Which Joe gave his name to ‘sloppy joes’? We look at five interesting sandwiches and their lexical origins.
1A small accordion of German origin, played especially by folk musicians.
- ‘He also showed the audience the differences between the accordion and the melodeon the main one being the accordion has keys and the melodeon buttons for the notes.’
- ‘The years took their toll, families moved out of the valley, homes that once rang to the sounds of children and the music of fiddles and melodeons became silent.’
- ‘He had a great love of traditional Irish music, being very accomplished on the melodeon and concertina, but the tin whistle was his favourite.’
- ‘There was a perfect flow of musical chemistry too within her band, creating huge multi-layered washes of sound - for three fiddles, a melodeon and a tuba can be surprisingly heavy hitting in their intensity.’
- ‘Kate herself is well renowned for her talent on the melodeon, yet this was her night to enjoy being around family and friends.’
- ‘A jazz ensemble that includes double bass, cello, and melodeon, among other strange sounds, the Kai Sextet uses traditional music from Scandinavia, Western Europe, and India as a basis for improvisation.’
- ‘Pandemonium will perform traditional folk and ceilidh music on guitar, mandolin, concertina, recorder, melodeon and percussion.’
- ‘At the age of 6 or 7 I'd say I started the music, my mother had one of those little melodions and we finished up tearing that to pieces but we learnt to play the music on it.’
- ‘Sharon is of course a multi instrumentalist in her own right, playing melodeon, piano accordion and fiddle.’
- ‘She grew up in a house full of music and began playing the melodeon in her early teens and played right up to her death.’
- ‘The daytime shift on Saturday will be filled with musical workshops on the fiddle, whistle, bodhrán, guitar, melodeon and percussion.’
- ‘This traditional singer, guitarist and concertina and melodeon player was born in Norfolk and is based in Yorkshire after a spell in Ireland.’
- ‘A rare opportunity to see the four guys perform together since they first joined forces five years ago, the 8pm performance promises familiar songs sublimely arranged for melodeon, concertina, oboe, fiddle, mandolin and guitar.’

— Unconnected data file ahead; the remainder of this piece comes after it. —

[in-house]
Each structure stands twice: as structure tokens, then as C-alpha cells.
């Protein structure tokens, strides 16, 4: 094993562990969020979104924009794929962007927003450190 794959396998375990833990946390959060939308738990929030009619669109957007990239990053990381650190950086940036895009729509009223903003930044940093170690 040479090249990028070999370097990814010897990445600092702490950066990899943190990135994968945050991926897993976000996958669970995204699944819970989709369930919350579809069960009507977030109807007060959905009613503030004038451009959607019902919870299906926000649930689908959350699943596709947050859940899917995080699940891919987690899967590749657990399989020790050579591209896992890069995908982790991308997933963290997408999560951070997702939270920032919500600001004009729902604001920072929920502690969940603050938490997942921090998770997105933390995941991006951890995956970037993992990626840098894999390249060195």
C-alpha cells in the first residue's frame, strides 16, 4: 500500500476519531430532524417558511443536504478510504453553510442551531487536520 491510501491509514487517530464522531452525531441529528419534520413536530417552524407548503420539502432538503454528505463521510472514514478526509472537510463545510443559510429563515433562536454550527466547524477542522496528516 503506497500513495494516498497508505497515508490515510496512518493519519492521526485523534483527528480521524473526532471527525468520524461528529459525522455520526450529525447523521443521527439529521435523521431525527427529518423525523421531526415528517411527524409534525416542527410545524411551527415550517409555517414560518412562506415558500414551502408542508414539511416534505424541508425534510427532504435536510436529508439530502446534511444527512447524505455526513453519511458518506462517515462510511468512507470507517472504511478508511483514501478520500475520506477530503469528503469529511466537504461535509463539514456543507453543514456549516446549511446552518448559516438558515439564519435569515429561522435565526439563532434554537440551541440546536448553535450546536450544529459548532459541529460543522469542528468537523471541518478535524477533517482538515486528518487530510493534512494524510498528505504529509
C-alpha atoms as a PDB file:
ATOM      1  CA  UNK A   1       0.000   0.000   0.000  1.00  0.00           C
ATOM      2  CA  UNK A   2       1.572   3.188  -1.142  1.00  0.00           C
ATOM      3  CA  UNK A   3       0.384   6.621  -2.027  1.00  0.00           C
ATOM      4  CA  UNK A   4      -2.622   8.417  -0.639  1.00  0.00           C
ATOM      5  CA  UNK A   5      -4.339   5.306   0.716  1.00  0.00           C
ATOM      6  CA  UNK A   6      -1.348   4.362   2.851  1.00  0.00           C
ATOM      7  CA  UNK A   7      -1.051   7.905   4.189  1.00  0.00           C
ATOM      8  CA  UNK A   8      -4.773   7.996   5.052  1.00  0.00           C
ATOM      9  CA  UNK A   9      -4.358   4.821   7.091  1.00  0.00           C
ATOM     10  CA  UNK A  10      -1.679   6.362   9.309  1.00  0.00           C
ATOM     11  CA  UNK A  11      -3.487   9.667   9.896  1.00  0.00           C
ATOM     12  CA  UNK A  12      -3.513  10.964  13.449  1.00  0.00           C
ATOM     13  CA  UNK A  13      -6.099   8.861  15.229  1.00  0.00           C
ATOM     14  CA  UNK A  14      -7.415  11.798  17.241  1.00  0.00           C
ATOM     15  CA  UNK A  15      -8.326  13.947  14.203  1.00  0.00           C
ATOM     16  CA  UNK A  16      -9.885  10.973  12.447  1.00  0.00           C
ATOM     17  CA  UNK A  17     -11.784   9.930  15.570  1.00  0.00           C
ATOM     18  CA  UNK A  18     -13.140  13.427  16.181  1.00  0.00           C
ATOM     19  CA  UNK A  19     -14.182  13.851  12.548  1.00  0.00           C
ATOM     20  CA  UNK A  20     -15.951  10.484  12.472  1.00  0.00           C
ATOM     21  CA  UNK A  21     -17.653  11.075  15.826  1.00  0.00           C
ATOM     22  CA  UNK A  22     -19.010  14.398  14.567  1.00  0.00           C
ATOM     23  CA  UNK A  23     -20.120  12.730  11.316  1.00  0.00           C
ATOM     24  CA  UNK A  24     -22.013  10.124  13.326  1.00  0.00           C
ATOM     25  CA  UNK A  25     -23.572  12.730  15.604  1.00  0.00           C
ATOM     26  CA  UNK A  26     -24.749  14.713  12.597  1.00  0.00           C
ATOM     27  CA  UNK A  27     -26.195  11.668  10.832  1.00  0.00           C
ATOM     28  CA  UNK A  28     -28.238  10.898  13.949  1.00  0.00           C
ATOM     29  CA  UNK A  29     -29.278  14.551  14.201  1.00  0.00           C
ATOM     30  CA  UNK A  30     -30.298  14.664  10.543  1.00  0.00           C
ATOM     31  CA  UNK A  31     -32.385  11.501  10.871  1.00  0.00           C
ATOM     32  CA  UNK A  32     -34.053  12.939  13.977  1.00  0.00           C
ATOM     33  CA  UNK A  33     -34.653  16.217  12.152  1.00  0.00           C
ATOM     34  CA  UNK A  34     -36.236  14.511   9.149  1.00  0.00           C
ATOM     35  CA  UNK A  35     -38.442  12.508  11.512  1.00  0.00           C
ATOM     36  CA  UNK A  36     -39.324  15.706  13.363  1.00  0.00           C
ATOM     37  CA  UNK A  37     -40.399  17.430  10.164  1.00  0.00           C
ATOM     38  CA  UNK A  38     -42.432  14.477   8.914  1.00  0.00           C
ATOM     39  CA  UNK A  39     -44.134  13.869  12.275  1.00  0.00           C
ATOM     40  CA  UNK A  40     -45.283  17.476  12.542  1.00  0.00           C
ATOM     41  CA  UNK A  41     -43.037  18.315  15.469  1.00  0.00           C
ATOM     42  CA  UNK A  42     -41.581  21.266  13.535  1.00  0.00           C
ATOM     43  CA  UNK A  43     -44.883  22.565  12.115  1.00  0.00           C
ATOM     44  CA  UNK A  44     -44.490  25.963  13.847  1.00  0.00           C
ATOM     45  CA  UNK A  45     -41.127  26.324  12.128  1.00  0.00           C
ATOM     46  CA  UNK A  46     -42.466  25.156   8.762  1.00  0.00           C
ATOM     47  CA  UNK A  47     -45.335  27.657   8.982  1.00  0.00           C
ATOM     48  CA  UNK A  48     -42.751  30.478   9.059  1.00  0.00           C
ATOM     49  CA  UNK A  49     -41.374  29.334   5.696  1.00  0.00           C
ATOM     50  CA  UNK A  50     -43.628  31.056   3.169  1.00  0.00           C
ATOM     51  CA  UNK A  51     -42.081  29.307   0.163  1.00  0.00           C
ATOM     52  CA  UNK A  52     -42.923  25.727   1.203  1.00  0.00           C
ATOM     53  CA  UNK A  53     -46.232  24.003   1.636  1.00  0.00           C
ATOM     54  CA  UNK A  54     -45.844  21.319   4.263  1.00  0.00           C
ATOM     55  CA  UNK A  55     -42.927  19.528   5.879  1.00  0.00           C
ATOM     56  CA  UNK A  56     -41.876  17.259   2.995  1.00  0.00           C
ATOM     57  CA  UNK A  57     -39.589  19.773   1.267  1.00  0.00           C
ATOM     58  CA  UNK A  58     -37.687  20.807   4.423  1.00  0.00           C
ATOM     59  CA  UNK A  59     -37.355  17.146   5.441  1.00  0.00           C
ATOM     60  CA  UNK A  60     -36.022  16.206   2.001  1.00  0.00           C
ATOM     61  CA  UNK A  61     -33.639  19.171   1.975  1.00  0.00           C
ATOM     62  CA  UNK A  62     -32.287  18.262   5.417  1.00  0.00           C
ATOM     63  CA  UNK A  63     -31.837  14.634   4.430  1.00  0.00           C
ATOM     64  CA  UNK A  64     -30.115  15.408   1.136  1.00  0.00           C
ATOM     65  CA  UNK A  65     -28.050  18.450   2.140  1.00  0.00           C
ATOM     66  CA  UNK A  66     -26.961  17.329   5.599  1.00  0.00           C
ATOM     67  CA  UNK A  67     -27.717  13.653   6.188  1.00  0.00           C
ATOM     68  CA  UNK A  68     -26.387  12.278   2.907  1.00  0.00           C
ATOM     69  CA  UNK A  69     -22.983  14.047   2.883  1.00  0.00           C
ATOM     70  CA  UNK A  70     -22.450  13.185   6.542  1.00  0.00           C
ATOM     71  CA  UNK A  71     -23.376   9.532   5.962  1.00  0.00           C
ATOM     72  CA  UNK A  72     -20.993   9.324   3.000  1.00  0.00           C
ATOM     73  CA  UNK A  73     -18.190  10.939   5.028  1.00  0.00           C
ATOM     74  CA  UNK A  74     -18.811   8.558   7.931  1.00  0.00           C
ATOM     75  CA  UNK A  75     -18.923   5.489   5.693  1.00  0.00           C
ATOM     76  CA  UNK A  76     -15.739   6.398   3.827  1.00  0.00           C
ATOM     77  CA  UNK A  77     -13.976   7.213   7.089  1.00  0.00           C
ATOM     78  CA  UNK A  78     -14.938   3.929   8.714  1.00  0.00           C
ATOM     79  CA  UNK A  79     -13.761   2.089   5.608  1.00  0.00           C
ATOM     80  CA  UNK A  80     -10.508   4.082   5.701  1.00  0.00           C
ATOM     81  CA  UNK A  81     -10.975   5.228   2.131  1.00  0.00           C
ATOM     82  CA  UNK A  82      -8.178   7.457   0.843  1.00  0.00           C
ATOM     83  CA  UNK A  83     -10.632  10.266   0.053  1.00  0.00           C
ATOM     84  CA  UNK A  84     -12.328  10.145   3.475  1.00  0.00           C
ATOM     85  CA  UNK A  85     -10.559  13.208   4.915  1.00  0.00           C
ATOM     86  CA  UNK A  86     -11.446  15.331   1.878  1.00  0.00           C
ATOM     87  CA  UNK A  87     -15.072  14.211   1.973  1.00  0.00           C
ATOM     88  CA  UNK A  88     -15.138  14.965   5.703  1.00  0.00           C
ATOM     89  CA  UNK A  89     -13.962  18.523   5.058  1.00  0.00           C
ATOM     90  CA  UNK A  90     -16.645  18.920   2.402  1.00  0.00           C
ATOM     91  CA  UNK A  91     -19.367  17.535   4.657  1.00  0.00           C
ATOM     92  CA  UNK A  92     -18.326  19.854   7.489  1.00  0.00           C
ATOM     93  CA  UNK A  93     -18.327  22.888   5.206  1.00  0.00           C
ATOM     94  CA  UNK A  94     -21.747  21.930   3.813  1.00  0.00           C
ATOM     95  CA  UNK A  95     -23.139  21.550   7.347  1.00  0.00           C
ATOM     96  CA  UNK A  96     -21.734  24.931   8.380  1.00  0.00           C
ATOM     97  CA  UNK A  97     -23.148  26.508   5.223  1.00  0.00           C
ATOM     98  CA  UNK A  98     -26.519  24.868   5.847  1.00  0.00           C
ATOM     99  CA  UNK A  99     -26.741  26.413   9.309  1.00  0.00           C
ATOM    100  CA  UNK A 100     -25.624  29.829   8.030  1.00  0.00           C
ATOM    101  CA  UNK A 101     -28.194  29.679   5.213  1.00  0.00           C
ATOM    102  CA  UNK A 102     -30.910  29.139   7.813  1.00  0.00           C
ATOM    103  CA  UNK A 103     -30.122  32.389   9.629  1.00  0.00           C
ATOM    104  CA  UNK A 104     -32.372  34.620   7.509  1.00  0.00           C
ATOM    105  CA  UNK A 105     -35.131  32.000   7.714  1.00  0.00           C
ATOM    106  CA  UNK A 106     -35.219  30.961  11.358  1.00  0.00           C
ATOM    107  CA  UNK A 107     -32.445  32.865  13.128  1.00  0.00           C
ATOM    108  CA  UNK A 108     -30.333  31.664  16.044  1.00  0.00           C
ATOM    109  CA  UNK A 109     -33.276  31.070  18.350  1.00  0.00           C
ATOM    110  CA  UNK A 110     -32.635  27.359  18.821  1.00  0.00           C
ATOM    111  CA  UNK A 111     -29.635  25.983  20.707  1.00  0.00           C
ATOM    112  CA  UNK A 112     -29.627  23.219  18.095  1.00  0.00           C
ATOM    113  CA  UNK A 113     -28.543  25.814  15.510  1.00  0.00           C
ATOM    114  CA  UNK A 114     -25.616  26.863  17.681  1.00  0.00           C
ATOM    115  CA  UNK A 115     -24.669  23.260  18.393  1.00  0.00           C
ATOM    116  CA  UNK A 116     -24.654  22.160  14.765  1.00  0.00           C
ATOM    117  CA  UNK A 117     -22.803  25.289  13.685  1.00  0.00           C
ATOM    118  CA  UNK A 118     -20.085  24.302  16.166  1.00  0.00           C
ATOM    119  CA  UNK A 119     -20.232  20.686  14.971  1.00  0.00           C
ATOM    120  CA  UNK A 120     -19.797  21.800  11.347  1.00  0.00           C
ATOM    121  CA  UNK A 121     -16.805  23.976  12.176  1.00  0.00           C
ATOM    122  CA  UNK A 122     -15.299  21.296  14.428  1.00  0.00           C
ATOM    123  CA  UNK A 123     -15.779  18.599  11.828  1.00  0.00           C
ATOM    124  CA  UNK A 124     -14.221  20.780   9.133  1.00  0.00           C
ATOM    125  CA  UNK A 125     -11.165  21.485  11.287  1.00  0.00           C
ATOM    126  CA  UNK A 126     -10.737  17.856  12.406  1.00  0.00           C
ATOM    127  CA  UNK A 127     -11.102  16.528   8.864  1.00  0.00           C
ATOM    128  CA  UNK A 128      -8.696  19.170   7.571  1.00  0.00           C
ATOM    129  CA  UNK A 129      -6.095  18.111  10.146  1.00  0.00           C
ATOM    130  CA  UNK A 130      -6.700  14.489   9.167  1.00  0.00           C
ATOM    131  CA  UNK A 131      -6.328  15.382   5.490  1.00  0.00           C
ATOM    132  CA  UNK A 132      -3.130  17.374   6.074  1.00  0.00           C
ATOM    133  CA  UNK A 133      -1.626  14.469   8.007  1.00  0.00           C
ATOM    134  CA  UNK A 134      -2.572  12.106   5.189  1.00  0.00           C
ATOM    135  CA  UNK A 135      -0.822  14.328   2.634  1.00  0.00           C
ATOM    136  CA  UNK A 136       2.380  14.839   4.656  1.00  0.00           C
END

- ‘Miller notes that from as early as 1844 American wakes were a mixture of sorrow and hilarity, prayers and keening, after which ‘young folk danced to the music of fiddles, pipes, flutes or melodeons.’’
- ‘Dozens of patients, mostly dressed in black, marched through the streets following a draped coffin while musicians played a dirge on a flageolet and melodion.’
- ‘Next Thursday, the Sultans of Squeeze come to town with their collection of melodions, accordions and concertinas to perform music of all genres, from folk, to waltzes, to blues to rock ‘n’ roll.’
- ‘The instruments available are fiddles, flutes, banjos, concertinas, accordions, a melodeon and a practice set of uillean pipes.’
- ‘Elena Hogan and Noel Clancy represented Waterford in the Munster Fleadh Ceoil in Millstreet last Sunday, the flute and the melodion being the instruments of choice.’
- ‘Instruments included the usual ‘box’, melodeon, flute/whistle, fiddle, as well as the less familiar harp and concertina and pipes.’
- ‘Pete Coe returns to the club on January 22 with his bouzouki, banjo, dulcimer, melodeon and percussive step-dancing.’
2A small organ popular in the 19th century, similar to the harmonium.
- ‘The expensive clothing and jewelry, the imported carpet, and the melodeon or reed organ indicates the refinement and wealth of this frontier family who shared cultural and social aspirations with its urban counterparts.’
We take a look at several popular, though confusing, punctuation marks.
From Afghanistan to Zimbabwe, discover surprising and intriguing language facts from around the globe.
The definitions of ‘buddy’ and ‘bro’ in the OED have recently been revised. We explore their history and increase in popularity.